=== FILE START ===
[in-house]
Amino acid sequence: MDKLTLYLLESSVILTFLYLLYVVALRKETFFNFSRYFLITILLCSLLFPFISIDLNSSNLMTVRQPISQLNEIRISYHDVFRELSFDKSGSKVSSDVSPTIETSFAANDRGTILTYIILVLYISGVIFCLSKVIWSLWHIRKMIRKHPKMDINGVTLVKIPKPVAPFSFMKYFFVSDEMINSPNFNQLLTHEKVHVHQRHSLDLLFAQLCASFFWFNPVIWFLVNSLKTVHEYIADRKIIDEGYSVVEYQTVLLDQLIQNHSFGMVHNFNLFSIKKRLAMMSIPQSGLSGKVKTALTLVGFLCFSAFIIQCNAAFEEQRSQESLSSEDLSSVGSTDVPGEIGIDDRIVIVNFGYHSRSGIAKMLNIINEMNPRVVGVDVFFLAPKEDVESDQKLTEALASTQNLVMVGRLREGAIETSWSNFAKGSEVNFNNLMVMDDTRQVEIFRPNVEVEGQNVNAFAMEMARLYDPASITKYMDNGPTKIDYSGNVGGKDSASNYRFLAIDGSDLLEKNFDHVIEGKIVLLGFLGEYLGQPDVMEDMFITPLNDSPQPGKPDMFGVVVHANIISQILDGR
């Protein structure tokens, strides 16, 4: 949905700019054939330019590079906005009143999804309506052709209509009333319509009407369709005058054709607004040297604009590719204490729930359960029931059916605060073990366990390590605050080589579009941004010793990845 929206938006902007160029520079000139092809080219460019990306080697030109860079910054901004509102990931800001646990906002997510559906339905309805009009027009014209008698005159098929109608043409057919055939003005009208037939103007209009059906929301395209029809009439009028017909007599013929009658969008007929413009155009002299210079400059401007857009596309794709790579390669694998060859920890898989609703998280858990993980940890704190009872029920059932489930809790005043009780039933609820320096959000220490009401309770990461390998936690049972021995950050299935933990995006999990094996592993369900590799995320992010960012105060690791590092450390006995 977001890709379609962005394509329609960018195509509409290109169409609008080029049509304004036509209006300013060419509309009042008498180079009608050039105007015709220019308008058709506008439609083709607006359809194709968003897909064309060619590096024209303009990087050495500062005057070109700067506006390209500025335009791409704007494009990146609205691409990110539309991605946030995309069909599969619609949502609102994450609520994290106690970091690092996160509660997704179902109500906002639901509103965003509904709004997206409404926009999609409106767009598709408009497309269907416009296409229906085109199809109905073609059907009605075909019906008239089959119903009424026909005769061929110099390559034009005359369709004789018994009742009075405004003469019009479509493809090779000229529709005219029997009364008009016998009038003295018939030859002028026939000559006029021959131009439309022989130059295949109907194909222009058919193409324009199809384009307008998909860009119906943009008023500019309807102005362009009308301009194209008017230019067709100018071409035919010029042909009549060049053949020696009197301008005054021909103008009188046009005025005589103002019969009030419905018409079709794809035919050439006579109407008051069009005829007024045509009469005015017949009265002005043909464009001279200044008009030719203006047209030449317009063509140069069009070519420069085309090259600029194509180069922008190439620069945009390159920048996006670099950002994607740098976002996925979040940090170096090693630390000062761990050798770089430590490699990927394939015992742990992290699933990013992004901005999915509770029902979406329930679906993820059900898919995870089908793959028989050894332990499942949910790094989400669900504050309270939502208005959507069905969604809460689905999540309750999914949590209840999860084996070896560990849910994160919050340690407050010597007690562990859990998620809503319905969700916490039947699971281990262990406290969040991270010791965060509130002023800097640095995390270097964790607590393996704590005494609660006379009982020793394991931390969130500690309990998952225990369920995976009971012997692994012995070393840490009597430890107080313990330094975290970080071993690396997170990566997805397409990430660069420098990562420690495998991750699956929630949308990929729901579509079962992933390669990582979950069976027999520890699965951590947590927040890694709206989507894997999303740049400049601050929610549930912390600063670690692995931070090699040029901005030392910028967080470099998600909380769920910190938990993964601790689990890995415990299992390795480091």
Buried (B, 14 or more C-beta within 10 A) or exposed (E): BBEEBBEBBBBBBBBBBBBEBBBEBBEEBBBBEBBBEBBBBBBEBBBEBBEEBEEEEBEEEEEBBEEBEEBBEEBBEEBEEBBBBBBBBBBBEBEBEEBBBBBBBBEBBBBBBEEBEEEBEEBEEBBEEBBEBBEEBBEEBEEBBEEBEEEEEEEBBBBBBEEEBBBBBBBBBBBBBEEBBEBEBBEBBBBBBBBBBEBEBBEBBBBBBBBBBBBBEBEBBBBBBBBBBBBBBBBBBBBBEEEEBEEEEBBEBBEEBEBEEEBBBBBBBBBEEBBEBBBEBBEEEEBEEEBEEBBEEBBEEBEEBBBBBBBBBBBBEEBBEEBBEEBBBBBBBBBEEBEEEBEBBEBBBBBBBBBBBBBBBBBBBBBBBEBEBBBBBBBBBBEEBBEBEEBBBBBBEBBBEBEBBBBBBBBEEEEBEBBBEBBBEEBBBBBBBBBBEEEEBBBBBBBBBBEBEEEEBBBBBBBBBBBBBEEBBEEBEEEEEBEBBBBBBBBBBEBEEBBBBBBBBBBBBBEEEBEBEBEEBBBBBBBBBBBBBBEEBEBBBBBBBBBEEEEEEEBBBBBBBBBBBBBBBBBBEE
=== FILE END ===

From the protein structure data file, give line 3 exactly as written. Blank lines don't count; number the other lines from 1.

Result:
């Protein structure tokens, strides 16, 4: 949905700019054939330019590079906005009143999804309506052709209509009333319509009407369709005058054709607004040297604009590719204490729930359960029931059916605060073990366990390590605050080589579009941004010793990845 929206938006902007160029520079000139092809080219460019990306080697030109860079910054901004509102990931800001646990906002997510559906339905309805009009027009014209008698005159098929109608043409057919055939003005009208037939103007209009059906929301395209029809009439009028017909007599013929009658969008007929413009155009002299210079400059401007857009596309794709790579390669694998060859920890898989609703998280858990993980940890704190009872029920059932489930809790005043009780039933609820320096959000220490009401309770990461390998936690049972021995950050299935933990995006999990094996592993369900590799995320992010960012105060690791590092450390006995 977001890709379609962005394509329609960018195509509409290109169409609008080029049509304004036509209006300013060419509309009042008498180079009608050039105007015709220019308008058709506008439609083709607006359809194709968003897909064309060619590096024209303009990087050495500062005057070109700067506006390209500025335009791409704007494009990146609205691409990110539309991605946030995309069909599969619609949502609102994450609520994290106690970091690092996160509660997704179902109500906002639901509103965003509904709004997206409404926009999609409106767009598709408009497309269907416009296409229906085109199809109905073609059907009605075909019906008239089959119903009424026909005769061929110099390559034009005359369709004789018994009742009075405004003469019009479509493809090779000229529709005219029997009364008009016998009038003295018939030859002028026939000559006029021959131009439309022989130059295949109907194909222009058919193409324009199809384009307008998909860009119906943009008023500019309807102005362009009308301009194209008017230019067709100018071409035919010029042909009549060049053949020696009197301008005054021909103008009188046009005025005589103002019969009030419905018409079709794809035919050439006579109407008051069009005829007024045509009469005015017949009265002005043909464009001279200044008009030719203006047209030449317009063509140069069009070519420069085309090259600029194509180069922008190439620069945009390159920048996006670099950002994607740098976002996925979040940090170096090693630390000062761990050798770089430590490699990927394939015992742990992290699933990013992004901005999915509770029902979406329930679906993820059900898919995870089908793959028989050894332990499942949910790094989400669900504050309270939502208005959507069905969604809460689905999540309750999914949590209840999860084996070896560990849910994160919050340690407050010597007690562990859990998620809503319905969700916490039947699971281990262990406290969040991270010791965060509130002023800097640095995390270097964790607590393996704590005494609660006379009982020793394991931390969130500690309990998952225990369920995976009971012997692994012995070393840490009597430890107080313990330094975290970080071993690396997170990566997805397409990430660069420098990562420690495998991750699956929630949308990929729901579509079962992933390669990582979950069976027999520890699965951590947590927040890694709206989507894997999303740049400049601050929610549930912390600063670690692995931070090699040029901005030392910028967080470099998600909380769920910190938990993964601790689990890995415990299992390795480091």